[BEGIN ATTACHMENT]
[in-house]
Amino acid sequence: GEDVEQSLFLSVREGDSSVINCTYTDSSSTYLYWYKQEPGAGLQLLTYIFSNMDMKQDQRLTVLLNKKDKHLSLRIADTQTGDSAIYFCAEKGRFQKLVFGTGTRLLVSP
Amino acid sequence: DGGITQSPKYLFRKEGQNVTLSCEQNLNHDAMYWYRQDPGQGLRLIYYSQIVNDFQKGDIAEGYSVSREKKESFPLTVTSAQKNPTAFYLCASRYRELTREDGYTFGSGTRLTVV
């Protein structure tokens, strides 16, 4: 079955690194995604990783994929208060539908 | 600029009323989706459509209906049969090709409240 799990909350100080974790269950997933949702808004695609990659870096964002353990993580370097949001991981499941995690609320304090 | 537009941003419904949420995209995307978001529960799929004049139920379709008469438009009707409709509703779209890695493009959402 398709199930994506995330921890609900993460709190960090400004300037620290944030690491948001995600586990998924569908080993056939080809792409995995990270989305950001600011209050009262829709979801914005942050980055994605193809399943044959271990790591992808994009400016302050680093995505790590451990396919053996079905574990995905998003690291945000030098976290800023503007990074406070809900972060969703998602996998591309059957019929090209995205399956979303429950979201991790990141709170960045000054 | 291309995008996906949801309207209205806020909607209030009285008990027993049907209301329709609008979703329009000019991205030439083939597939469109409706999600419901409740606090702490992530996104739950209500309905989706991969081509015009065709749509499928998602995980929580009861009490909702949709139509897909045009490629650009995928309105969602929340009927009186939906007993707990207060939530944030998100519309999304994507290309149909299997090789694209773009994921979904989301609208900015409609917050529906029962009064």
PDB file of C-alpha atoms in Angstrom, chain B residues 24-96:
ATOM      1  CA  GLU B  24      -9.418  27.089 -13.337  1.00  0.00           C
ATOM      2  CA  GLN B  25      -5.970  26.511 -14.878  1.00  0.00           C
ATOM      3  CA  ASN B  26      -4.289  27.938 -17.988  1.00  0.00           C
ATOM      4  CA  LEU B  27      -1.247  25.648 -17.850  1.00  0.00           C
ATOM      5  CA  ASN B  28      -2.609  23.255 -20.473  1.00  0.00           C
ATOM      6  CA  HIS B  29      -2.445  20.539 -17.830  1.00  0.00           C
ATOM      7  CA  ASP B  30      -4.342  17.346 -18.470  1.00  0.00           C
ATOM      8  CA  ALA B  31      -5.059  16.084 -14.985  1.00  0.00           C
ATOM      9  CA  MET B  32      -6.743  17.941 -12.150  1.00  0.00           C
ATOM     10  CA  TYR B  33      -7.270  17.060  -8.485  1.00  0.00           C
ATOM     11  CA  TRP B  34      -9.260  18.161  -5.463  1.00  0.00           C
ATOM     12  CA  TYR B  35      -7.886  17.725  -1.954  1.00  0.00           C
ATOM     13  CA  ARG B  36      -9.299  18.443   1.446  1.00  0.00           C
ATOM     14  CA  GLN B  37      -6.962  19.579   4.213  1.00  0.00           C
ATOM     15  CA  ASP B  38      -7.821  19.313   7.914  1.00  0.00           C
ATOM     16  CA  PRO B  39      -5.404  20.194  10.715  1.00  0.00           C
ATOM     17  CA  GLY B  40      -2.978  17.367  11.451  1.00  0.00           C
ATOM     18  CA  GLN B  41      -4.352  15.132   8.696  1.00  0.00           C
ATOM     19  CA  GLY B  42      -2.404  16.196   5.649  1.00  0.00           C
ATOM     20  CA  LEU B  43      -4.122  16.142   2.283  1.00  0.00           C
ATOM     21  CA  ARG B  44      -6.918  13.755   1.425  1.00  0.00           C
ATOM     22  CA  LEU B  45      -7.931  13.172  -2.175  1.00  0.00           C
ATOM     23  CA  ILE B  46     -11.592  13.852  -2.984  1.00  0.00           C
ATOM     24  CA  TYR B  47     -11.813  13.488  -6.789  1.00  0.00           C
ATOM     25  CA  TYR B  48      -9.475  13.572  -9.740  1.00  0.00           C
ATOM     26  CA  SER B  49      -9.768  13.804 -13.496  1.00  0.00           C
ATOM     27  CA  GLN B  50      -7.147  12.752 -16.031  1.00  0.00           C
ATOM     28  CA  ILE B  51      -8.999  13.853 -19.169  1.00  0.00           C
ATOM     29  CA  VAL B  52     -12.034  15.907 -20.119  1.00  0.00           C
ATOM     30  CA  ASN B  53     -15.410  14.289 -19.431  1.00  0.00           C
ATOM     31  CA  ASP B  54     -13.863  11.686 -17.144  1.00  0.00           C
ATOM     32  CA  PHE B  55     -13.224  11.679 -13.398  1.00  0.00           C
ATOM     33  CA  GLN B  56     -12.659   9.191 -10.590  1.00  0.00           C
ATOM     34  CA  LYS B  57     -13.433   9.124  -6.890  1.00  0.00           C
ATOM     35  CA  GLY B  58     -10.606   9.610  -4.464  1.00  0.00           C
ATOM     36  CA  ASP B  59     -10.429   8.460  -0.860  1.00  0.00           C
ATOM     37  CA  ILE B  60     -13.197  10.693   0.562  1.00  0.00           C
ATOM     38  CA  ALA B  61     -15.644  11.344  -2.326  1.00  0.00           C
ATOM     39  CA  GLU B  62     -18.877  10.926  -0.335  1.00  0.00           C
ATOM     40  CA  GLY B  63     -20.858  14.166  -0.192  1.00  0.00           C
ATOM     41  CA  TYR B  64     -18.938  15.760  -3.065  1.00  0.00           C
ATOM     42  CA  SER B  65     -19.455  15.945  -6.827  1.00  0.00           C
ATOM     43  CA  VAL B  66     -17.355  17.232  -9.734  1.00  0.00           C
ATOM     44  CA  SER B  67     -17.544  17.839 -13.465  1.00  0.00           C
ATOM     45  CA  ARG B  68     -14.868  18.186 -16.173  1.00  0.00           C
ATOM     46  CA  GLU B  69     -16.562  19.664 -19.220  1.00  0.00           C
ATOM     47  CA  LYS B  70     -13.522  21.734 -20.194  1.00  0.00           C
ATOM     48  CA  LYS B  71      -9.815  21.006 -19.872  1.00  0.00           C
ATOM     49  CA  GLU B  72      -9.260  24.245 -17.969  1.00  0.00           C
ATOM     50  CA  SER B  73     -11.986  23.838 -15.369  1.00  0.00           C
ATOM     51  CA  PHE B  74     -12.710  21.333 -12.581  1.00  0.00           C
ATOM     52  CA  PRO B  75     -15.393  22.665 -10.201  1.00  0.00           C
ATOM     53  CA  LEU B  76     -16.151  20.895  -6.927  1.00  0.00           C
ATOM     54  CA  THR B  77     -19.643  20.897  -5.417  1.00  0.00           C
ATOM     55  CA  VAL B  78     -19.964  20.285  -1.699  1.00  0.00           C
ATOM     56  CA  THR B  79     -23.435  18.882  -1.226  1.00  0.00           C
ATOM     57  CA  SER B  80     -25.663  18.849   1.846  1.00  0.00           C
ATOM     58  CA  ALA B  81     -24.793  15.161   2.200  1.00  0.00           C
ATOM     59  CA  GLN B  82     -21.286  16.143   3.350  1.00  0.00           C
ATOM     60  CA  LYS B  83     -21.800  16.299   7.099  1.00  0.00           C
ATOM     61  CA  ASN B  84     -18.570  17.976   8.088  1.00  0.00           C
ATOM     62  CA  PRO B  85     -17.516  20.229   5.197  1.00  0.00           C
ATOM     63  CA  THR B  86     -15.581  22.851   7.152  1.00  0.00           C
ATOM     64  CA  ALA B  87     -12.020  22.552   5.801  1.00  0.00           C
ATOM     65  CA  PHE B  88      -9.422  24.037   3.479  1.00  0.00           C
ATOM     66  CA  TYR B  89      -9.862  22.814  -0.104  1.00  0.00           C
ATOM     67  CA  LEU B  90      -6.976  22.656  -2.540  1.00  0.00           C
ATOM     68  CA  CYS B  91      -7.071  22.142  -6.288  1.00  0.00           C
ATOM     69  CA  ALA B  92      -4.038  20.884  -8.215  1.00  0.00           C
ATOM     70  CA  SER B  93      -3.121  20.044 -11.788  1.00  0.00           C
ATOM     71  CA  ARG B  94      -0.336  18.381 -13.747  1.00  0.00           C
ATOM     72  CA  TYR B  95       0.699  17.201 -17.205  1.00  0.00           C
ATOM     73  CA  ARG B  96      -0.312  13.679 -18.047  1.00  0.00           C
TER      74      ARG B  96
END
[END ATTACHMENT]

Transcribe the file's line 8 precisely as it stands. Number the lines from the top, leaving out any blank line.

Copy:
ATOM      3  CA  ASN B  26      -4.289  27.938 -17.988  1.00  0.00           C